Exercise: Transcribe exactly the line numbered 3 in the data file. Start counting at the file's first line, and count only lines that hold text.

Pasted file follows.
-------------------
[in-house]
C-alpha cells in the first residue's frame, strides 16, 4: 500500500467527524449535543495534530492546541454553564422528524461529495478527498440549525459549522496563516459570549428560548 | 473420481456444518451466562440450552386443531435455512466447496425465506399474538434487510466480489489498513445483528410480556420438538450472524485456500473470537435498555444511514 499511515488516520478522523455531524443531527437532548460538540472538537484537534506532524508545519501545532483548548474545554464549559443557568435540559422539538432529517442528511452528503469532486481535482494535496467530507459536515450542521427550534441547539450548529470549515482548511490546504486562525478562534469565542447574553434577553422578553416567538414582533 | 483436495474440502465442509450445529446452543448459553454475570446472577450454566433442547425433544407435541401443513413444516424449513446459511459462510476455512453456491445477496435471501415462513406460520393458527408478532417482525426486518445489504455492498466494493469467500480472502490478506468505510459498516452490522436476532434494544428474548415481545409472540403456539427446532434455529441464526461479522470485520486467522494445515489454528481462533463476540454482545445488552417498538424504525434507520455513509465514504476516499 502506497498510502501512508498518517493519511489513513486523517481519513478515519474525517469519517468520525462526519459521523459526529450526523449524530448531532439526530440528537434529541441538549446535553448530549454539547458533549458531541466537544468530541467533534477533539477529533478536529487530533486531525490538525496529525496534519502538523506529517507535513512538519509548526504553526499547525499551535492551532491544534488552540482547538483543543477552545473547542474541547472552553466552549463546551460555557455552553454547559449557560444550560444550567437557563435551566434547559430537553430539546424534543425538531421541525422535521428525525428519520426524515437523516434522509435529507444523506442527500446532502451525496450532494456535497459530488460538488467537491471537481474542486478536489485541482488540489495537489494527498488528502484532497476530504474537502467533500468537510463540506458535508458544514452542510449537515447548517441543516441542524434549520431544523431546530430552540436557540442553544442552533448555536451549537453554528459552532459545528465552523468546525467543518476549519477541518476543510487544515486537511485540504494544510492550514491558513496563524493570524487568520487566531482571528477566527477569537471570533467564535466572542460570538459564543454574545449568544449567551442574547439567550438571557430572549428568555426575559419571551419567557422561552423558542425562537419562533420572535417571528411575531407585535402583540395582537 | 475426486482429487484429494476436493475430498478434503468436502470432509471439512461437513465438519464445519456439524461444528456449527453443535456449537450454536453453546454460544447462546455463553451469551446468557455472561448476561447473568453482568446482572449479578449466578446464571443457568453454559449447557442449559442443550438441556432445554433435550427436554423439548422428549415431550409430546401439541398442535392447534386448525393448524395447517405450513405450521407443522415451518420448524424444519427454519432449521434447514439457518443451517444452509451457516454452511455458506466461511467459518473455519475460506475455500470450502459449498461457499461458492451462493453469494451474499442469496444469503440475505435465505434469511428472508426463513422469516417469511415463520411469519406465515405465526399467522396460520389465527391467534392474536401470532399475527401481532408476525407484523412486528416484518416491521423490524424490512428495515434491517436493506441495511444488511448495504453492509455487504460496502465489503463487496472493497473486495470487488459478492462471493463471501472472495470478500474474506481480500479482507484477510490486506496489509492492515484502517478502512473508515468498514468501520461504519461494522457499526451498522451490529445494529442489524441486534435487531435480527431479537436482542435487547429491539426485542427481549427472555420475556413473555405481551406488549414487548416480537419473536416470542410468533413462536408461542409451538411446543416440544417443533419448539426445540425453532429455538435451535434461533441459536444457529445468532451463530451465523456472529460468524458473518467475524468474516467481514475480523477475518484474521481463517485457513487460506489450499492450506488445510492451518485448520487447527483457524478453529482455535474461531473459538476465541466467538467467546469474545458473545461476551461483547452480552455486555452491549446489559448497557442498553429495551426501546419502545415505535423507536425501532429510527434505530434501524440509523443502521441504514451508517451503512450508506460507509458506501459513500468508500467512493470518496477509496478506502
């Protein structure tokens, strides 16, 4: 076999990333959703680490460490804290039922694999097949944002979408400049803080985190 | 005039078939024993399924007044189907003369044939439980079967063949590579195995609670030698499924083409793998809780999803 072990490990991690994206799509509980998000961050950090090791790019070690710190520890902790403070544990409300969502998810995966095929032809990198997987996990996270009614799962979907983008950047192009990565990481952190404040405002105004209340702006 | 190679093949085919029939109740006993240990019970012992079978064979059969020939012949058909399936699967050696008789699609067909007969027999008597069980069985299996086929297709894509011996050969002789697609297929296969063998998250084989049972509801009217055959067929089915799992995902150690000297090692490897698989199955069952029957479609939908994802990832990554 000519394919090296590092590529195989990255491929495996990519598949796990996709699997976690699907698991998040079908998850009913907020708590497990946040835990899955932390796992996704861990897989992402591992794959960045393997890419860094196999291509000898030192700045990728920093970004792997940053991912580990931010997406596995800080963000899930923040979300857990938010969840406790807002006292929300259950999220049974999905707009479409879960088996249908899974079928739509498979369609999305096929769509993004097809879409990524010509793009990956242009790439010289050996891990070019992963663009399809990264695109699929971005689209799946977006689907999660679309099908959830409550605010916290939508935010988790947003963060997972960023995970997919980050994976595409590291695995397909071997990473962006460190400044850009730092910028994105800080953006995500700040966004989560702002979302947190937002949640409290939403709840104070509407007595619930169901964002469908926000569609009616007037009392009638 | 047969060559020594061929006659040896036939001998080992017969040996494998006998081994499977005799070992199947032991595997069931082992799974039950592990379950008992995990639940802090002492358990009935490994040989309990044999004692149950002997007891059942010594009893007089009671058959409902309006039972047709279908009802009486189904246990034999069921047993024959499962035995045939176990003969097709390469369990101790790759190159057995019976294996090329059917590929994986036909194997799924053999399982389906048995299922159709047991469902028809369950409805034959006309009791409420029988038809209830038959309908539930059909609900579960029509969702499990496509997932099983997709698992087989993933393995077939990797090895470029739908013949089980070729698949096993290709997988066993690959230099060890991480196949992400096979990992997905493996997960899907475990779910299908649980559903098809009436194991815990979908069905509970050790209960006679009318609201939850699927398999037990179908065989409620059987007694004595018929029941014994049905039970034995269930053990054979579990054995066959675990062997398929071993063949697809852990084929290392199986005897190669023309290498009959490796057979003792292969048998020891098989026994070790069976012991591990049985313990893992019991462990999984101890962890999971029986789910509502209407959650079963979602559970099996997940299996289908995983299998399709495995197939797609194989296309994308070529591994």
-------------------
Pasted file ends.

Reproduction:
């Protein structure tokens, strides 16, 4: 076999990333959703680490460490804290039922694999097949944002979408400049803080985190 | 005039078939024993399924007044189907003369044939439980079967063949590579195995609670030698499924083409793998809780999803 072990490990991690994206799509509980998000961050950090090791790019070690710190520890902790403070544990409300969502998810995966095929032809990198997987996990996270009614799962979907983008950047192009990565990481952190404040405002105004209340702006 | 190679093949085919029939109740006993240990019970012992079978064979059969020939012949058909399936699967050696008789699609067909007969027999008597069980069985299996086929297709894509011996050969002789697609297929296969063998998250084989049972509801009217055959067929089915799992995902150690000297090692490897698989199955069952029957479609939908994802990832990554 000519394919090296590092590529195989990255491929495996990519598949796990996709699997976690699907698991998040079908998850009913907020708590497990946040835990899955932390796992996704861990897989992402591992794959960045393997890419860094196999291509000898030192700045990728920093970004792997940053991912580990931010997406596995800080963000899930923040979300857990938010969840406790807002006292929300259950999220049974999905707009479409879960088996249908899974079928739509498979369609999305096929769509993004097809879409990524010509793009990956242009790439010289050996891990070019992963663009399809990264695109699929971005689209799946977006689907999660679309099908959830409550605010916290939508935010988790947003963060997972960023995970997919980050994976595409590291695995397909071997990473962006460190400044850009730092910028994105800080953006995500700040966004989560702002979302947190937002949640409290939403709840104070509407007595619930169901964002469908926000569609009616007037009392009638 | 047969060559020594061929006659040896036939001998080992017969040996494998006998081994499977005799070992199947032991595997069931082992799974039950592990379950008992995990639940802090002492358990009935490994040989309990044999004692149950002997007891059942010594009893007089009671058959409902309006039972047709279908009802009486189904246990034999069921047993024959499962035995045939176990003969097709390469369990101790790759190159057995019976294996090329059917590929994986036909194997799924053999399982389906048995299922159709047991469902028809369950409805034959006309009791409420029988038809209830038959309908539930059909609900579960029509969702499990496509997932099983997709698992087989993933393995077939990797090895470029739908013949089980070729698949096993290709997988066993690959230099060890991480196949992400096979990992997905493996997960899907475990779910299908649980559903098809009436194991815990979908069905509970050790209960006679009318609201939850699927398999037990179908065989409620059987007694004595018929029941014994049905039970034995269930053990054979579990054995066959675990062997398929071993063949697809852990084929290392199986005897190669023309290498009959490796057979003792292969048998020891098989026994070790069976012991591990049985313990893992019991462990999984101890962890999971029986789910509502209407959650079963979602559970099996997940299996289908995983299998399709495995197939797609194989296309994308070529591994």